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Every Good Deed and Other Stories

by Dorothy Whipple
Persephone book no:

117 118 119


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A Well Full of Leaves
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ISBN 9781910263082

272pp

Persephone's second volume of Whipple short stories (the first was The Closed Door and Other Stories) consists of a novella  – Every Good Deed, originally published separately in 1944 –  and nine short stories.

The point about reading Dorothy Whipple is that there is an intimacy in her writing. But naturally this intimacy does not appeal to everyone. We feel that it appeals to people who like Elizabeth Taylor and yet this is not always the case: we have a friend who adores Elizabeth Taylor but cannot love Dorothy Whipple (yes, there are people). Yet one cannot but suspect that the younger novelist learnt a great deal from Dorothy Whipple. Take the short story in Every Good Deed and Other Stories called ‘Boarding House’ (written in about 1940, just when Elizabeth Taylor was beginning her career as a writer). It is about a rather deplorable woman called Mrs Moore who ruins things for everyone else when she arrives at a small hotel – because she is bored and lonely. ‘“It’s cutlet for cutlet,” she thought bitterly. “I can’t entertain, so no one entertains me now. To think that I should have to come to a place like this. After the life,” she thought, “I’ve lived.”’ The last sentence is pure Elizabeth Taylor. A lesser writer would have put ‘After the life I’ve lived,’ she thought. Why it is funnier and so much more expressive to put ‘she thought’ in the middle of the sentence is a mystery; but it makes all the difference. And why ‘It’s cutlet for cutlet’ is funny is also a mystery, but it certainly is.

The novelist Harriet Evans has written memorably about Dorothy Whipple. She said in her Preface to Because of the Lockwoods (wishing its author was in the pantheon of great twentieth-century British novelists) that one reason she isn’t is that although she depicts ‘solid, normal lives’, the ‘cultural tide of opinion is, these days, against her.’ She says that Whipple is an ‘intensely moral writer’ (this also does her a disservice) and that ‘there is something about the clarity of expression and calm curiosity of her prose which is hugely pleasing. She never employs excess to drive her point home but uses each word carefully and simply.’ Finally, there is the ‘readability factor: perhaps that is what mostly damages her reputation, the fact that she is so damned unputdownable. The thinking is the same as it has been for years: shouldn’t real literature be hard to read?’ The world at large may think so; Persephone readers know better.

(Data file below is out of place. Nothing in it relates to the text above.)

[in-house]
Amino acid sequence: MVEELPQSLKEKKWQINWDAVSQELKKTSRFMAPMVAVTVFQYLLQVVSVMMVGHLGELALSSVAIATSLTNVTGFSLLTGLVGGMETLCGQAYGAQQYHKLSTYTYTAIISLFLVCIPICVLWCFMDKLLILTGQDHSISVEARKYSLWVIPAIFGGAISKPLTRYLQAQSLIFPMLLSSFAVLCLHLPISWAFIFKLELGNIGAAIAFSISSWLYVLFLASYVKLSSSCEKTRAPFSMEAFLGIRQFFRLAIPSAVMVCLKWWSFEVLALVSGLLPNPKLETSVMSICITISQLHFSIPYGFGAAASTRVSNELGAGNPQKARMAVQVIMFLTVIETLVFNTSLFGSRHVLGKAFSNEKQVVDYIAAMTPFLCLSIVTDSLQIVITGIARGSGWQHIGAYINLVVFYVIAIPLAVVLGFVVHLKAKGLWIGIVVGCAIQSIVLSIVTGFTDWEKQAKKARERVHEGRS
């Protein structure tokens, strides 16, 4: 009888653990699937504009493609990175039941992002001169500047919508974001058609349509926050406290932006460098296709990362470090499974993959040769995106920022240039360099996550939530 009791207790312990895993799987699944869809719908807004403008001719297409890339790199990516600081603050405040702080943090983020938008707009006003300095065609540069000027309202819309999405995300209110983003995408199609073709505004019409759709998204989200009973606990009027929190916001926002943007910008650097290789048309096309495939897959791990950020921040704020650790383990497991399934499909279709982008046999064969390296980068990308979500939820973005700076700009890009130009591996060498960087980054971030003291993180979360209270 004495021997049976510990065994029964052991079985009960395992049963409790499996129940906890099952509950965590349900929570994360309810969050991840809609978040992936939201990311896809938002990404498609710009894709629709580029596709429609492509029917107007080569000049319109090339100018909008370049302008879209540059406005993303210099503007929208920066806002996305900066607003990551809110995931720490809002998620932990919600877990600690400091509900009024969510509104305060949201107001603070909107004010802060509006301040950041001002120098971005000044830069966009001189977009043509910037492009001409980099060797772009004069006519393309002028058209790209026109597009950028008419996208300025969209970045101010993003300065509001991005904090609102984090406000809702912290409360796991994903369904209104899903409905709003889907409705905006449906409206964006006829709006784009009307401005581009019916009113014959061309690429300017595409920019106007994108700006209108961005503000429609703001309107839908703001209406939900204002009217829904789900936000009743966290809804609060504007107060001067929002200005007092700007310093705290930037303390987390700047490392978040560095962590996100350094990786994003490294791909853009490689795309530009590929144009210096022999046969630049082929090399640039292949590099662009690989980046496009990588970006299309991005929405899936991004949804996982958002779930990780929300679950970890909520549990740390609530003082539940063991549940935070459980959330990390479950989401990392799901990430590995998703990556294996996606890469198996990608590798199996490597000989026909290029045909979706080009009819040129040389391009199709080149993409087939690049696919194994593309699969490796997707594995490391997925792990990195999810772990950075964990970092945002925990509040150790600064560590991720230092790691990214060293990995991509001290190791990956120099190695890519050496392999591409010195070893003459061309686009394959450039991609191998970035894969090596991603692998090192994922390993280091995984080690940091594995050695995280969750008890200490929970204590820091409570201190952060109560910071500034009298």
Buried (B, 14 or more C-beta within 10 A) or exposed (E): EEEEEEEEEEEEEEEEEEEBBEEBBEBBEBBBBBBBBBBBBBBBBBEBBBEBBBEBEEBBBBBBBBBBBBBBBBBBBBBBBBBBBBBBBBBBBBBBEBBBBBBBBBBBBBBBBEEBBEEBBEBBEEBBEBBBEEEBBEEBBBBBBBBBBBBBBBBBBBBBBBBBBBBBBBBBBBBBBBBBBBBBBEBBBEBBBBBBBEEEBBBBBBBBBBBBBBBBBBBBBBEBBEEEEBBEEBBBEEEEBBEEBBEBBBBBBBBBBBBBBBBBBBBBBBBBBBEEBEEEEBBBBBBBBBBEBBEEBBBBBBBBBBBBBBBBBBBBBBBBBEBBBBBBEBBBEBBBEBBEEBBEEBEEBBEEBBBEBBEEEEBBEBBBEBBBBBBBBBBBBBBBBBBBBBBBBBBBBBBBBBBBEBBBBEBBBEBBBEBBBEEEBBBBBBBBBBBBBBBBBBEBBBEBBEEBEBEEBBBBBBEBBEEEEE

Endpaper

Taken from a 1950s dress fabric in a private collection

Picture Caption

The Critics (1922) by Harold Harvey


Read What Readers Say

Rebecca Wallersteiner, ‘The Lady’

Dorothy Whipple is adept at convincing, unpleasant and manipulative characters, and situations spiralling out of control. Her stories ring true with acerbic wit and subtle observations. She vividly evokes an era when middle-class women had pretensions, household staff and time for tea: a world of dance halls, boarding houses, fish knives and smog. Unputdownable.

Cathy via Goodreads

Another collection of stories by Whipple, written in her exact and confident style - so very evocative of a time that feels very much in the past. These stories set in the earlier twentieth century tell of lives compromised by misfortune, status and poverty. Yet at the heart of each story is good and warmth of human living. No matter how downtrodden a character may appear, the reader is left feeling there must be a better future for them. So, despite harsh circumstances, one feels a character is forever growing beyond the story. It is Whipple's attention to detail, telling just enough, that gives her an edge as a short story writer. She can conjure up an entire character by describing a hat, for example.

Categories: Family Humour Short Stories Woman and Home

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